Mayor Bans Police From Attending 'Warrior-Style' Training
Minneapolis, MN – Minneapolis Mayor Jacob Frey has banned the city’s police force from participating in “fear-based, warrior-style” trainings, whether they are on or off duty.
Frey announced the prohibition during his State of the City address on Thursday, and boasted that Minneapolis is the first city in the country to completely ban such training for police officers, the Star Tribune reported.
Warrior-style trainings teach students to remain vigilant about their surroundings in order to identify and quickly react to potential threats to their lives and the lives of others.
Such trainings encourage officers to act decisively, and places a high value on officer survival above all else.
“When you’re conditioned to believe that every person encountered poses a threat to your existence, you simply cannot be expected to build meaningful relationships with those same people,” Frey said, according to WCCO. “What fear-based training teaches is not inherent to the human psyche. It’s learned.”
Effective immediately, Minneapolis officers can no longer participate in so-called “fear-based training,” even on their own time, Frey declared.
“Chief Medaria Arradondo’s police department rests on trust, accountability and professional service,” he continued, according to the Star Tribune. “Whereas fear-based, warrior-style trainings like killology are in direct conflict with everything that our chief and I stand for in our police department.”
“Fear-based trainings violate the values at the very heart of community policing,” he alleged.
In addition to the ban, the city’s police officers will now be required to ask permission from department administrators before they attend any de-escalation or use-of-force trainings not conducted by the department, WCCO reported.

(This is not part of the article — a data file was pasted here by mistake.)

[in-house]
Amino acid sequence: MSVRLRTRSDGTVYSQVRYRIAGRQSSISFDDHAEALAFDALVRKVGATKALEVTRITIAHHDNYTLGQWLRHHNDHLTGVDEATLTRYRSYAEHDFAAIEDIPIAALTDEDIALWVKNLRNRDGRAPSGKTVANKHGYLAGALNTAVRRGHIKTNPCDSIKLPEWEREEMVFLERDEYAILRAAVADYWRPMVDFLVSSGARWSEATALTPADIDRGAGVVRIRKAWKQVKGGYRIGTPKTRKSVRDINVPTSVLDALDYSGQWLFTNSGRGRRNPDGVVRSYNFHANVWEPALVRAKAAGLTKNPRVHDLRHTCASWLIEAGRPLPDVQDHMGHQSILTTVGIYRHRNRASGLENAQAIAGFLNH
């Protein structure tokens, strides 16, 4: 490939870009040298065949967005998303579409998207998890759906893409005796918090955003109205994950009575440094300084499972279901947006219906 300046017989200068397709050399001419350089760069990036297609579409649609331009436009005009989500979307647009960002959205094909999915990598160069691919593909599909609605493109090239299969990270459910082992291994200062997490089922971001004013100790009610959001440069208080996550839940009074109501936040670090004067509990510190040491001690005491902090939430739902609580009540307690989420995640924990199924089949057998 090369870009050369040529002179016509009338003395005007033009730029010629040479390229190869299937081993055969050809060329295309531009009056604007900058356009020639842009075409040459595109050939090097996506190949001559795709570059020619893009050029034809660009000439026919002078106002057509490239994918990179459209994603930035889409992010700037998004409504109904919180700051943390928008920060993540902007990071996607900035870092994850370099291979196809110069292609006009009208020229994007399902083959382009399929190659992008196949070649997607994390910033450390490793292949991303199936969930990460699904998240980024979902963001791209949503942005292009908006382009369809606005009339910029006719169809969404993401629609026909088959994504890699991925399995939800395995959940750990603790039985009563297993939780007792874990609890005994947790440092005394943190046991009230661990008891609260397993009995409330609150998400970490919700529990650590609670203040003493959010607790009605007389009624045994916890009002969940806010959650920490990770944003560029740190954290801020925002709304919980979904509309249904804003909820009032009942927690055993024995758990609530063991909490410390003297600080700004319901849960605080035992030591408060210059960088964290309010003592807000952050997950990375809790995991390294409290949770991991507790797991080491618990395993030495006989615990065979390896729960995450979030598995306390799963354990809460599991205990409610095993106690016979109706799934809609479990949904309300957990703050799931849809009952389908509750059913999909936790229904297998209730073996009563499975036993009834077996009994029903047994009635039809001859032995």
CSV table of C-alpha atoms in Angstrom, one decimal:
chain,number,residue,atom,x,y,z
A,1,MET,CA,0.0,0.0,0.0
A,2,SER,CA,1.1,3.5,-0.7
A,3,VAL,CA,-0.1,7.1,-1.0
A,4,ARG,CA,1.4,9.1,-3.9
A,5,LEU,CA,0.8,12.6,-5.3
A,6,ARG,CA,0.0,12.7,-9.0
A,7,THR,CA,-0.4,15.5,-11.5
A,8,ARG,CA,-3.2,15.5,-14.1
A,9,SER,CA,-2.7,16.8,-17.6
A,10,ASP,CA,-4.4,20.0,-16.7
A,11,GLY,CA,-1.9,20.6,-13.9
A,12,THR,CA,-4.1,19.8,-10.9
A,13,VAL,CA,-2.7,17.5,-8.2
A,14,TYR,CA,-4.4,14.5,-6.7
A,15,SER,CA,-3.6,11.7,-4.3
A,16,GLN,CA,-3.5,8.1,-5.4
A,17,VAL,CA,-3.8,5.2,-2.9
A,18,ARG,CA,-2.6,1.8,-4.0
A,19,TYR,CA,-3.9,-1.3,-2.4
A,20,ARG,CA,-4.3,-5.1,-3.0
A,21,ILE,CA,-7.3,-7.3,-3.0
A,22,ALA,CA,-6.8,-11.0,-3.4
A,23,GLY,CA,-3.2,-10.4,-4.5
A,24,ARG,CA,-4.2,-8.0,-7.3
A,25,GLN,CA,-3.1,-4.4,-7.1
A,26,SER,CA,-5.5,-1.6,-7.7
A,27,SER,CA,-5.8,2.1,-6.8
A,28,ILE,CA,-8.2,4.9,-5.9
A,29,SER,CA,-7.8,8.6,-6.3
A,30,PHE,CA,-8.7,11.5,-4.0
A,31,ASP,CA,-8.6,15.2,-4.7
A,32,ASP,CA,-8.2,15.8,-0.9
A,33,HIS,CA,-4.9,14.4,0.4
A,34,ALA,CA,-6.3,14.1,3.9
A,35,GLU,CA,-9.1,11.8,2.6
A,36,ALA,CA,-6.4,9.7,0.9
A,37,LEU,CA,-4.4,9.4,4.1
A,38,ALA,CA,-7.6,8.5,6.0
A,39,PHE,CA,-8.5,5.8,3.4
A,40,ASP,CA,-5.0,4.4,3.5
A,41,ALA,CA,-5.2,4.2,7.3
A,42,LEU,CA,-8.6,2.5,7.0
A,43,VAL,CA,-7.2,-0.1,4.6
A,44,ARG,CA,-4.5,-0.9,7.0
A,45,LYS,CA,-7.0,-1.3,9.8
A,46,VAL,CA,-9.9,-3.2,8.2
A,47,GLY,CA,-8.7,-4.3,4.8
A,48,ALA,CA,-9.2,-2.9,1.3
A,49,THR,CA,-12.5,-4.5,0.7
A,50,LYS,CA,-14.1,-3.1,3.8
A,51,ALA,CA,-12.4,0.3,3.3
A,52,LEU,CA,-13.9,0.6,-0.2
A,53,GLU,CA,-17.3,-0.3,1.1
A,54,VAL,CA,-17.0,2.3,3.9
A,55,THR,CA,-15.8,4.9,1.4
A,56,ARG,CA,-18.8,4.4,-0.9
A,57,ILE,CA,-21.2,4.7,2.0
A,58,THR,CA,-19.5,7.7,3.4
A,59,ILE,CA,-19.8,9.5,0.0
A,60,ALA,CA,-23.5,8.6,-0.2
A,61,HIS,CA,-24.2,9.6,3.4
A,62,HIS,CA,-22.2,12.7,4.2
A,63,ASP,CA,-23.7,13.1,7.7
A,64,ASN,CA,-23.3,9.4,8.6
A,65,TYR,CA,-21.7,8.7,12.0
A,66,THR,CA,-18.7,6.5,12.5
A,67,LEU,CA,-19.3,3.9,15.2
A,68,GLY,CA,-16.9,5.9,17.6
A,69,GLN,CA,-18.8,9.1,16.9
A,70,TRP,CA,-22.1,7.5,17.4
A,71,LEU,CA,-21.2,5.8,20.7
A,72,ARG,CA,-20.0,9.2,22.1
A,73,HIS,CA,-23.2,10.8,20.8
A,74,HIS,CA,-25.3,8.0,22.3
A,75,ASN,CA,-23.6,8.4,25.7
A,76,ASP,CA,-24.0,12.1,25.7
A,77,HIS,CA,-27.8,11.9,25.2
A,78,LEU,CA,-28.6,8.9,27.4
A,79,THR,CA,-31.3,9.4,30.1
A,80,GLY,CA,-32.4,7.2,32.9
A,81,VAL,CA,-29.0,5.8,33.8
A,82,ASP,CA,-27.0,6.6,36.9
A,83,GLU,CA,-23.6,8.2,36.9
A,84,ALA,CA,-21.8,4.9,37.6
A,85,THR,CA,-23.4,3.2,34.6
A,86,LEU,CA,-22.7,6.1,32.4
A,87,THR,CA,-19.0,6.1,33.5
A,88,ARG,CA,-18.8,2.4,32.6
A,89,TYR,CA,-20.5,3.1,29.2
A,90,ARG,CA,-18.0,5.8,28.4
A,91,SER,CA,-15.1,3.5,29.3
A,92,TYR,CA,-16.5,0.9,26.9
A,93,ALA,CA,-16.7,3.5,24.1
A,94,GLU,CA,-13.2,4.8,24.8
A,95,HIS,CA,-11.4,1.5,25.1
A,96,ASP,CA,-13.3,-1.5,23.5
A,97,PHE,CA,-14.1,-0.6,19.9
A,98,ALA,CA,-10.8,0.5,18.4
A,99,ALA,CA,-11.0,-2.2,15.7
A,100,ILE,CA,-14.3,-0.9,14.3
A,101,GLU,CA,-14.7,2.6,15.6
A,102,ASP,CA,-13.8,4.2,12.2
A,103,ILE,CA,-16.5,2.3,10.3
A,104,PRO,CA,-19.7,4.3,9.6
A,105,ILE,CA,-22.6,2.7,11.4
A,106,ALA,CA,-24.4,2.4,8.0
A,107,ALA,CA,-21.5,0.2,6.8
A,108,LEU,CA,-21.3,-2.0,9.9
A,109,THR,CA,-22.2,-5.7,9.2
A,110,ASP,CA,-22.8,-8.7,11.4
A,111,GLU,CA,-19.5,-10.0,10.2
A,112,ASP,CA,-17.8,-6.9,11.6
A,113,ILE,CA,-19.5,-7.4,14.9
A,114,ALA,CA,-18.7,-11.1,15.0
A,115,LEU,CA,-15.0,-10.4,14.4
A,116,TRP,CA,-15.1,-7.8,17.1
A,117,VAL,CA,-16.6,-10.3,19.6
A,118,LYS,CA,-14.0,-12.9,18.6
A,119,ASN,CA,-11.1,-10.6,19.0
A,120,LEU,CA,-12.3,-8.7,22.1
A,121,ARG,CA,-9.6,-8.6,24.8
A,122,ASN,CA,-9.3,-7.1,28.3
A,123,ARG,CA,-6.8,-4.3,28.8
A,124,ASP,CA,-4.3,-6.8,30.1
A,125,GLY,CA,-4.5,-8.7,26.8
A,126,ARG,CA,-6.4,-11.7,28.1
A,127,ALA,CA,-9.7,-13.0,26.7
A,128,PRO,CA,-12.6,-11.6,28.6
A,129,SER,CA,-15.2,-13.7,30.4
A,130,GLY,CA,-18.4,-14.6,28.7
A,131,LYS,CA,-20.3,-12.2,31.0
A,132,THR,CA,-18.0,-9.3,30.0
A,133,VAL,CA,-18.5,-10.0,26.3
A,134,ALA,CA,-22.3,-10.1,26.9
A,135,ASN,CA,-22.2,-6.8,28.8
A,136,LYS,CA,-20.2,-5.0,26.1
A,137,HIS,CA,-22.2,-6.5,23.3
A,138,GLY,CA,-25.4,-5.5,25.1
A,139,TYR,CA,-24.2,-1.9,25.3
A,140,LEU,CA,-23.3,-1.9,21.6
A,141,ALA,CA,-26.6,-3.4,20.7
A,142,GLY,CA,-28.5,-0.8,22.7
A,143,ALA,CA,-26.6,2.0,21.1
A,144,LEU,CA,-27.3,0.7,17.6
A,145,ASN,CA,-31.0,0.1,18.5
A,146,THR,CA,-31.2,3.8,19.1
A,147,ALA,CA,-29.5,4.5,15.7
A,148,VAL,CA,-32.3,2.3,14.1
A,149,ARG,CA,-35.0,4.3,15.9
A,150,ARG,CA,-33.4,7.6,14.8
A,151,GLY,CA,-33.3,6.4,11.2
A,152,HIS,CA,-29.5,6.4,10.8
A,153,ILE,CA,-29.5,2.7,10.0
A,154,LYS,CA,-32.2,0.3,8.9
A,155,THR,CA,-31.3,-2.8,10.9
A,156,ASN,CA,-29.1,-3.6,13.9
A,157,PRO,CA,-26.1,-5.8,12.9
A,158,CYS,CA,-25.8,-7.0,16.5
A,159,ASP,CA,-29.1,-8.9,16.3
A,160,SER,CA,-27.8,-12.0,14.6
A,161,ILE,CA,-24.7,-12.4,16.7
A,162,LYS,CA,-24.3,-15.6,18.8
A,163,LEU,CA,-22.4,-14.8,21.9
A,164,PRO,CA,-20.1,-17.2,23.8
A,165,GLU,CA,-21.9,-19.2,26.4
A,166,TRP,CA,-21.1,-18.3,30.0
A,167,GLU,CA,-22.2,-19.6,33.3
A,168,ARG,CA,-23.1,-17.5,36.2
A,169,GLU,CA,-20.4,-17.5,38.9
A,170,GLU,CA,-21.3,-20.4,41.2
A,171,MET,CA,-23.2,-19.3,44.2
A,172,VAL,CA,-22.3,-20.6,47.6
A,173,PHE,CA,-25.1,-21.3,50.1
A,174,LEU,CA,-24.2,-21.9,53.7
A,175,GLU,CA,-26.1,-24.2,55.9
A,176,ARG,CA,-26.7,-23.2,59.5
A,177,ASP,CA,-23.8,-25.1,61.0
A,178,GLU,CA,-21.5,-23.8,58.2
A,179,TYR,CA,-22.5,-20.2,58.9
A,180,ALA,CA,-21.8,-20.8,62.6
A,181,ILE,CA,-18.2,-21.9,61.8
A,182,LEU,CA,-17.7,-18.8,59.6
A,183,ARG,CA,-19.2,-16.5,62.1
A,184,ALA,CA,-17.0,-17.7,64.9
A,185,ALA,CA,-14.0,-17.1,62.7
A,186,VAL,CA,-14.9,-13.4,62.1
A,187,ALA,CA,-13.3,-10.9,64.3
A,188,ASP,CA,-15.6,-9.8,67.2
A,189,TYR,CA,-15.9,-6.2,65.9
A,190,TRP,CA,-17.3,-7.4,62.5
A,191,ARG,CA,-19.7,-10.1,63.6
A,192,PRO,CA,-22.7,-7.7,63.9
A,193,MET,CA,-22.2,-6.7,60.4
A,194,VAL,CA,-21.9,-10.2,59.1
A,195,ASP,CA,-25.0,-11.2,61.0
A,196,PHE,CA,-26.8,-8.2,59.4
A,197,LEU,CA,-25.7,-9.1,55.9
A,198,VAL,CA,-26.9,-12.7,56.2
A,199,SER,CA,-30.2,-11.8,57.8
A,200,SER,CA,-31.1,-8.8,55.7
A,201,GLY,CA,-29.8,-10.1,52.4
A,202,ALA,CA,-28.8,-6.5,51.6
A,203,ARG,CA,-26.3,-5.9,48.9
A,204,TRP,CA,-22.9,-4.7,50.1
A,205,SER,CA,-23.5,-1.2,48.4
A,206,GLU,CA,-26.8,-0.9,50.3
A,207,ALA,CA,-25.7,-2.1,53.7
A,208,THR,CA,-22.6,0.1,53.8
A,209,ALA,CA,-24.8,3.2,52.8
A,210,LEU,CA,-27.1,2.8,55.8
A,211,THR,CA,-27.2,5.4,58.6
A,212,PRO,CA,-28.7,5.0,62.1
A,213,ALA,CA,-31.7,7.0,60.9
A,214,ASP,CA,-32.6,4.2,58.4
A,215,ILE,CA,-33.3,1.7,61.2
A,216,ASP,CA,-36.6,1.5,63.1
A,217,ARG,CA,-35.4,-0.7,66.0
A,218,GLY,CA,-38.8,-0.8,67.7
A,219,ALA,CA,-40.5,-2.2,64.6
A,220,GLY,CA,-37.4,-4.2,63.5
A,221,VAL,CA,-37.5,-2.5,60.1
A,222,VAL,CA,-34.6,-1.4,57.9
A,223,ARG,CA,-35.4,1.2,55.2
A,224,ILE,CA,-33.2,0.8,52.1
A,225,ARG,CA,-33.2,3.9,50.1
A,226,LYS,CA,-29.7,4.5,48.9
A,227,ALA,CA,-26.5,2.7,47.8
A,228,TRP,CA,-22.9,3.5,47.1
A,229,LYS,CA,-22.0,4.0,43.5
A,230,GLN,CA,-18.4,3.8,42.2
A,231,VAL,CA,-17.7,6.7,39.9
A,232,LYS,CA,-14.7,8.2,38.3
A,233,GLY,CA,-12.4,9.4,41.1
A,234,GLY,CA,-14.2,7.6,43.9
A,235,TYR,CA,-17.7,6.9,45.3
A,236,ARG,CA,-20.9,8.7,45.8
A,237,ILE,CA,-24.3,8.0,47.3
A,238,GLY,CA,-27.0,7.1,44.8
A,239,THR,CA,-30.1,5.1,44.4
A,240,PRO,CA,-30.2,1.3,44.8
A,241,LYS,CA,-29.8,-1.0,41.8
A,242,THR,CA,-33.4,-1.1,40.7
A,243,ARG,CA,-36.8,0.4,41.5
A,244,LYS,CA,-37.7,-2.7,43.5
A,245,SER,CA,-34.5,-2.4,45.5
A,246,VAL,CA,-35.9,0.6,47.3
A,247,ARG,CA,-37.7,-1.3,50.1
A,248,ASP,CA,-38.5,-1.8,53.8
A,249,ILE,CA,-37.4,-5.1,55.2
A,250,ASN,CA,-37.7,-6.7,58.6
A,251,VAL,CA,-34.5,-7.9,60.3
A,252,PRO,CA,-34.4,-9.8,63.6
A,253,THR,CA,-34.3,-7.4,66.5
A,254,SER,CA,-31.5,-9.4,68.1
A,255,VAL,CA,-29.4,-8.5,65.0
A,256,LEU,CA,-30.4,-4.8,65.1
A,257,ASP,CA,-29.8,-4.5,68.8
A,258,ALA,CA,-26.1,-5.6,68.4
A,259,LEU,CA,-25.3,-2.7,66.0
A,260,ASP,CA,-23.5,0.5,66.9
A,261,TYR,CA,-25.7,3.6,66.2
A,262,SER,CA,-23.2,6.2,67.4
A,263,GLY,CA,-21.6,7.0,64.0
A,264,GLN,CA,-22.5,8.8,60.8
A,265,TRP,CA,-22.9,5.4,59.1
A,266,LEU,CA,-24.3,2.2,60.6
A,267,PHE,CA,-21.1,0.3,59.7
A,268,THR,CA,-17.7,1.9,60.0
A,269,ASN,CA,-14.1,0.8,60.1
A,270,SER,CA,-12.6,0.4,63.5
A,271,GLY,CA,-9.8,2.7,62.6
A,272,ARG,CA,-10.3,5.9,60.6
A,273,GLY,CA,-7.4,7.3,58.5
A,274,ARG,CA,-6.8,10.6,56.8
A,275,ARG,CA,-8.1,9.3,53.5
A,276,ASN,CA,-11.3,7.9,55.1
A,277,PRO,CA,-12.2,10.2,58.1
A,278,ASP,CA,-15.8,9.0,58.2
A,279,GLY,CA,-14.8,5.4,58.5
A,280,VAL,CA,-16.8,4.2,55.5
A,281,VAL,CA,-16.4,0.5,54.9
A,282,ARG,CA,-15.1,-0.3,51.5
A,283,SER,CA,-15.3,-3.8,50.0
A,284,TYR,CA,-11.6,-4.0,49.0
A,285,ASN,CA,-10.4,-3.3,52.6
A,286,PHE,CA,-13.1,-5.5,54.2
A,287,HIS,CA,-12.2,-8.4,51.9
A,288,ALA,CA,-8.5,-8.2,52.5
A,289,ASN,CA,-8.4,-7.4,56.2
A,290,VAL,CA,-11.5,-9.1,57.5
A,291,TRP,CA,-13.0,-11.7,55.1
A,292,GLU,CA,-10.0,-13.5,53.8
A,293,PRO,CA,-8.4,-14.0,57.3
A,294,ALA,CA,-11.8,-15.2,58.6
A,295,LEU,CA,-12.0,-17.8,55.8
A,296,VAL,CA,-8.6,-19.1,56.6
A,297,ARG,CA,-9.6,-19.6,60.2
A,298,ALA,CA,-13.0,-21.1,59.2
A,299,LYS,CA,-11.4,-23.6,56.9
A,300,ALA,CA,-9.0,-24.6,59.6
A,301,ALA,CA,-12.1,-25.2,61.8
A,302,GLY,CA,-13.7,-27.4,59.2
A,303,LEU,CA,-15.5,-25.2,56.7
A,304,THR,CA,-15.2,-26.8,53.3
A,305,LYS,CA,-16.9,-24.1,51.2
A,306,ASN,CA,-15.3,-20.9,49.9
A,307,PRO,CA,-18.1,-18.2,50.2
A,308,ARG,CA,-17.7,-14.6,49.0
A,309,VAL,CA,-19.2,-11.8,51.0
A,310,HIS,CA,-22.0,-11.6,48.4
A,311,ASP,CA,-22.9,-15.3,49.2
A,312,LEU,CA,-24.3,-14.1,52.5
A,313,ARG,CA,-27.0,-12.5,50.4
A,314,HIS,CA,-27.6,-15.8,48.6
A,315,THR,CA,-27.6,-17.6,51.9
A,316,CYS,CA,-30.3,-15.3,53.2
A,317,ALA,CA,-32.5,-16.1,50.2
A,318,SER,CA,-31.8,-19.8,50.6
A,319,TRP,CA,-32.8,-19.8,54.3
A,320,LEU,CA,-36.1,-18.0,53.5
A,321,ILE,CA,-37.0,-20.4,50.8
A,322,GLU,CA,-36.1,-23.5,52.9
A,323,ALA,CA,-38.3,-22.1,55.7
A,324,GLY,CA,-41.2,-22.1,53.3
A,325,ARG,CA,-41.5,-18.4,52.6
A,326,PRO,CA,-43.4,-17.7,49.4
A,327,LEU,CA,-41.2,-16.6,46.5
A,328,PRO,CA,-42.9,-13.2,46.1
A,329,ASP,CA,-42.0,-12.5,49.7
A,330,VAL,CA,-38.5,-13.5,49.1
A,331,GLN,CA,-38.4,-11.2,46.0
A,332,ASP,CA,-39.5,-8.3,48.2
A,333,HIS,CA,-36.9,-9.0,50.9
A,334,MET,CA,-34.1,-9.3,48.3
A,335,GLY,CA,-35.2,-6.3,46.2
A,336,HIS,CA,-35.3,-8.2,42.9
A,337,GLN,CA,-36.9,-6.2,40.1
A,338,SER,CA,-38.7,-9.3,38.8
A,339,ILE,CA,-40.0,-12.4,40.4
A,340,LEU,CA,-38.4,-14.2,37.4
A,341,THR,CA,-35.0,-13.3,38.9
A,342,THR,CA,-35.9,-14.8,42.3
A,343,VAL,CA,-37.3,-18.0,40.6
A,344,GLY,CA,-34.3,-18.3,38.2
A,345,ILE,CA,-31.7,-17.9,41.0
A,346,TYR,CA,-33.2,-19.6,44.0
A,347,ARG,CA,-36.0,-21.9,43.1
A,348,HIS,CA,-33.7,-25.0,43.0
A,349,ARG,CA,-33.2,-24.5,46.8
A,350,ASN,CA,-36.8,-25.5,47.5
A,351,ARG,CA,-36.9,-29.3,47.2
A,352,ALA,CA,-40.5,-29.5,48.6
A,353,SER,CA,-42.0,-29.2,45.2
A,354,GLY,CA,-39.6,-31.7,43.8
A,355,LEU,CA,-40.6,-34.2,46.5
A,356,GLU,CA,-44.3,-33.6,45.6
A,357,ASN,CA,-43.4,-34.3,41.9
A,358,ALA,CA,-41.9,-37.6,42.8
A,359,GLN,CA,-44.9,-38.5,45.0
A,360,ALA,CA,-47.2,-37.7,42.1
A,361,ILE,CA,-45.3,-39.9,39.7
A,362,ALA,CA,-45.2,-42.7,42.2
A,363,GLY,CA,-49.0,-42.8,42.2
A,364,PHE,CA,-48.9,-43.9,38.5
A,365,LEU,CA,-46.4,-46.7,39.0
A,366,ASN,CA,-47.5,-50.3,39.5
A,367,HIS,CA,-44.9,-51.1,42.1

Critics began decrying “warrior” trainings in the wake of the justified officer-involved shooting of Philando Castile, who was fatally shot by now-former St. Anthony Police Officer Jeronimo Yanez as he reached for a gun during a traffic stop in 2016.
Officer Yanez told him several times not to reach for it, not to "pull it out,” dashcam footage showed.
Castile told Officer Yanez, "I don't have to reach for it," and reached in the area where the gun was, despite multiple commands not to.
Officer Yanez shot Castile after he ignored orders and reached towards his gun.
A jury acquitted Officer Yanez of all charges involving the shooting of Castile after 27 hours of deliberation. Shortly afterward, the city of St. Anthony announced that Officer Yanez would never be allowed to return to work.
“The City of St. Anthony has concluded that the public will be best served if Officer Yanez is no longer a police officer in our city. The city intends to offer Officer Yanez a voluntary separation agreement to help him transition to another career other than being a St. Anthony officer,” the city said in a statement after the acquittal.
Police sources in the area told Blue Lives Matter that Officer Yanez agreed to resign after he learned that the department wouldn't allow him to return to work.
Officer Yanez attended a two-day seminar, “Bulletproof Warrior,” two years before the altercation with Castile, The New York Times reported.
The training focused on de-escalation techniques, as well as survival skills.
Students learned about “pre-attack indicators,” and the “anatomy of force incidents,” as well as “combat efficiency” and “perceptual distortions in combat,” The New York Times reported.
Critics also blasted instructors for showing actual clips of officers being attacked and wounded.
“Courses like this reinforce the thinking that everyone is out to get police officers,” Police Executive Research Forum executive director Chuck Wexler said dismissively. “This teaches officers, ‘If you hesitate, you could lose your life.’ It is the exact opposite of the way many police chiefs are going.”